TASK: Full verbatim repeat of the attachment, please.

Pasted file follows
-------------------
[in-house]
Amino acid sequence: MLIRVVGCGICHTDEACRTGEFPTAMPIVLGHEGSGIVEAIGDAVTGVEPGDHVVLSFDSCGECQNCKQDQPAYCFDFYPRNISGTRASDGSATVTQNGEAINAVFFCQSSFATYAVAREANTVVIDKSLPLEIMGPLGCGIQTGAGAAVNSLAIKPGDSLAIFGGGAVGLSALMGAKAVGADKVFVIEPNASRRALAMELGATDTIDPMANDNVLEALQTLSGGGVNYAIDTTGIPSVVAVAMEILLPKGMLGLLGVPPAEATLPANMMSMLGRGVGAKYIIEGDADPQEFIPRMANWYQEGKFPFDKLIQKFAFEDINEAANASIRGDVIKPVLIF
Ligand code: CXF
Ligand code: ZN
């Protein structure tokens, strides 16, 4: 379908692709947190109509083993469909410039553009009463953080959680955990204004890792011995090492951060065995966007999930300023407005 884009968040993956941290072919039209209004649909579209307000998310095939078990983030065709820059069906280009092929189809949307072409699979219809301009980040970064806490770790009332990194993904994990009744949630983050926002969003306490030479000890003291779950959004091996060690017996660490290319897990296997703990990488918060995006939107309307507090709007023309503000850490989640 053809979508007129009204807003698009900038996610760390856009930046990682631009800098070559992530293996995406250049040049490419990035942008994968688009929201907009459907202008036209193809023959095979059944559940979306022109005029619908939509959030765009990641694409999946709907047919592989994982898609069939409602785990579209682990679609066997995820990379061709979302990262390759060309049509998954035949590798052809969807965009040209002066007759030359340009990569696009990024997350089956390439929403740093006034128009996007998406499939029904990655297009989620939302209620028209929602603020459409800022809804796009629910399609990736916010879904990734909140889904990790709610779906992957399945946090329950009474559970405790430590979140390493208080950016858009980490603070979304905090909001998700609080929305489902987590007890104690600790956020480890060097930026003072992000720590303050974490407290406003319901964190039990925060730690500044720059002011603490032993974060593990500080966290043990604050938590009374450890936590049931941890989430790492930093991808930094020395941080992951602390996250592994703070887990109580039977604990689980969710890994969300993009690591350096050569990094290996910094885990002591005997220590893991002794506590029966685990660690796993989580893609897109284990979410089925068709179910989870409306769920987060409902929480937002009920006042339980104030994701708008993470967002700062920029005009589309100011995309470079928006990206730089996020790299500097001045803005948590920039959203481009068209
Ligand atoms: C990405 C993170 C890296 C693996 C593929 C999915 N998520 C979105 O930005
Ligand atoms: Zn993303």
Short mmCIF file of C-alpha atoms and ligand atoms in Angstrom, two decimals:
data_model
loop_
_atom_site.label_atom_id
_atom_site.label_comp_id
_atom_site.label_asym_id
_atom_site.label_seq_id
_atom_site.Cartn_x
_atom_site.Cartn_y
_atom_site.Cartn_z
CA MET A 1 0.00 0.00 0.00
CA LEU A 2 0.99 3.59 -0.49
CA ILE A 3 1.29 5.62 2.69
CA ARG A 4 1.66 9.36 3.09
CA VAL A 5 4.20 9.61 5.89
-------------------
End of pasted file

[in-house]
Amino acid sequence: MLIRVVGCGICHTDEACRTGEFPTAMPIVLGHEGSGIVEAIGDAVTGVEPGDHVVLSFDSCGECQNCKQDQPAYCFDFYPRNISGTRASDGSATVTQNGEAINAVFFCQSSFATYAVAREANTVVIDKSLPLEIMGPLGCGIQTGAGAAVNSLAIKPGDSLAIFGGGAVGLSALMGAKAVGADKVFVIEPNASRRALAMELGATDTIDPMANDNVLEALQTLSGGGVNYAIDTTGIPSVVAVAMEILLPKGMLGLLGVPPAEATLPANMMSMLGRGVGAKYIIEGDADPQEFIPRMANWYQEGKFPFDKLIQKFAFEDINEAANASIRGDVIKPVLIF
Ligand code: CXF
Ligand code: ZN
């Protein structure tokens, strides 16, 4: 379908692709947190109509083993469909410039553009009463953080959680955990204004890792011995090492951060065995966007999930300023407005 884009968040993956941290072919039209209004649909579209307000998310095939078990983030065709820059069906280009092929189809949307072409699979219809301009980040970064806490770790009332990194993904994990009744949630983050926002969003306490030479000890003291779950959004091996060690017996660490290319897990296997703990990488918060995006939107309307507090709007023309503000850490989640 053809979508007129009204807003698009900038996610760390856009930046990682631009800098070559992530293996995406250049040049490419990035942008994968688009929201907009459907202008036209193809023959095979059944559940979306022109005029619908939509959030765009990641694409999946709907047919592989994982898609069939409602785990579209682990679609066997995820990379061709979302990262390759060309049509998954035949590798052809969807965009040209002066007759030359340009990569696009990024997350089956390439929403740093006034128009996007998406499939029904990655297009989620939302209620028209929602603020459409800022809804796009629910399609990736916010879904990734909140889904990790709610779906992957399945946090329950009474559970405790430590979140390493208080950016858009980490603070979304905090909001998700609080929305489902987590007890104690600790956020480890060097930026003072992000720590303050974490407290406003319901964190039990925060730690500044720059002011603490032993974060593990500080966290043990604050938590009374450890936590049931941890989430790492930093991808930094020395941080992951602390996250592994703070887990109580039977604990689980969710890994969300993009690591350096050569990094290996910094885990002591005997220590893991002794506590029966685990660690796993989580893609897109284990979410089925068709179910989870409306769920987060409902929480937002009920006042339980104030994701708008993470967002700062920029005009589309100011995309470079928006990206730089996020790299500097001045803005948590920039959203481009068209
Ligand atoms: C990405 C993170 C890296 C693996 C593929 C999915 N998520 C979105 O930005
Ligand atoms: Zn993303």
Short mmCIF file of C-alpha atoms and ligand atoms in Angstrom, two decimals:
data_model
loop_
_atom_site.label_atom_id
_atom_site.label_comp_id
_atom_site.label_asym_id
_atom_site.label_seq_id
_atom_site.Cartn_x
_atom_site.Cartn_y
_atom_site.Cartn_z
CA MET A 1 0.00 0.00 0.00
CA LEU A 2 0.99 3.59 -0.49
CA ILE A 3 1.29 5.62 2.69
CA ARG A 4 1.66 9.36 3.09
CA VAL A 5 4.20 9.61 5.89